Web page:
The last time I took Mama to see her brother, we passed a car pulled over by a state trooper, blue lights flashing. Mama focused on the loaded down Honda with the officer talking to the driver. “I hope that’s none of our people in that kind of trouble,” she said. Our people could have been any of a gazillion cousins in Harnett County.
Mama is like her mother, my Grandma Smith, and has always been very close to her large family and their extended family. When I was planning my pilgrimage to Iona, I researched my grandmother’s maiden name, Gilchrist. Not only had I found that it meant servant of Christ (see post, Packing Grandma for Pilgrimage), I learned that name was special to Iona.
Iona possesses the remains of five ancient High Crosses. Only one, St Martin’s Cross that’s stood for over a thousand years, is complete and in its original site. According to an internet reference on the Gilchrist surname, there was an inscription on that cross that read, “A prayer for Gilchrist who made this cross.”
Last January when I read that, I was amazed and saw it as another sign that I should journey to Iona. When I was there, I had my picture taken holding Grandma to the cross that could have been made by our ancestor.
She would have been pleased by the craftsmanship of the carving; in the center, the Virgin and Child; on the shaft, several Old Testament scenes; the east face, ornamental with prominent jewel-like bosses. I assume that if there was an inscription about Gilchrist, it had worn off over the years. I was disappointed. In my mind’s eye, I’d seen it clearly carved across the base of the cross, but on close examination, there was no such inscription.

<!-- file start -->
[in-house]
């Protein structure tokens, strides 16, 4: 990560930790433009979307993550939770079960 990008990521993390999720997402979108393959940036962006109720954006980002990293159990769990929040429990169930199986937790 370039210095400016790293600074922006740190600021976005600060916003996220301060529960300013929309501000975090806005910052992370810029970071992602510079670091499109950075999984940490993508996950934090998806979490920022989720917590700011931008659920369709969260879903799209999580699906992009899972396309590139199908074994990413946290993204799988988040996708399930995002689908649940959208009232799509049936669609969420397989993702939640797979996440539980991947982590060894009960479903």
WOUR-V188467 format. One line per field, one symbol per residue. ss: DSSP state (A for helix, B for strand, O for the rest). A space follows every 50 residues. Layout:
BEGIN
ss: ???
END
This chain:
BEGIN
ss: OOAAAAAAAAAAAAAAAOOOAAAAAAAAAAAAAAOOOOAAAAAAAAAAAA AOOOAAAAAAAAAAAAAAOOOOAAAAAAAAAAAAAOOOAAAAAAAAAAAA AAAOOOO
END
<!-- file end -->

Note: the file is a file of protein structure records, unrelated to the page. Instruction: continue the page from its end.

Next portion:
I think about my question of how I would pay tribute to Grandma while I was at Iona. I remember how she listened and her thoughtful responses. I hope I did that with my community that week at the Abbey. One woman that I had some deep conversations with was from Scotland. She looked like some of Mama’s people—with red hair and fair skin. She was very friendly and talkative. I felt like I was at one of Mama’s family reunions, talking with one of her Gilchrist cousins.
During our worship services in the drafty stone chapel, I looked at the windows and thought about all the people who’d journeyed to Iona over the centuries. Would one of my ancestors have traveled to Iona, set out on a pilgrimage like Grandma wanted to take to the Holy Land? Probably not, I thought. They would have likely been crofters or artisans and like Grandma’s farm-girl roots, could’t take time away from the daily chores of life.
Setting out, I didn’t know how I would experience the ‘thin veil’ of Iona, where heaven and earth are close together, a mystical place of pre-Christian fairies and Christian angels. I didn’t have any mystical experience but rather a strong sense of belonging, of being on the right spiritual path for me in a place that felt like home.
I hope I paid tribute to Grandma by listening to others as she listened to me, that I posed questions in our deep conversations that helped to get at truth. I believe I took Grandma with me to Iona. We returned to our homeland and reconnected with ‘some of our people’ on that Scottish isle in a place deeply rooted in faith.
What about you?
Have you been in a place that felt like you’d arrived home, a place that’s unfamiliar yet very familiar?
In what ways have you seen your ancestors in yourself?
At this point in your life, how would you like to honor your ancestors?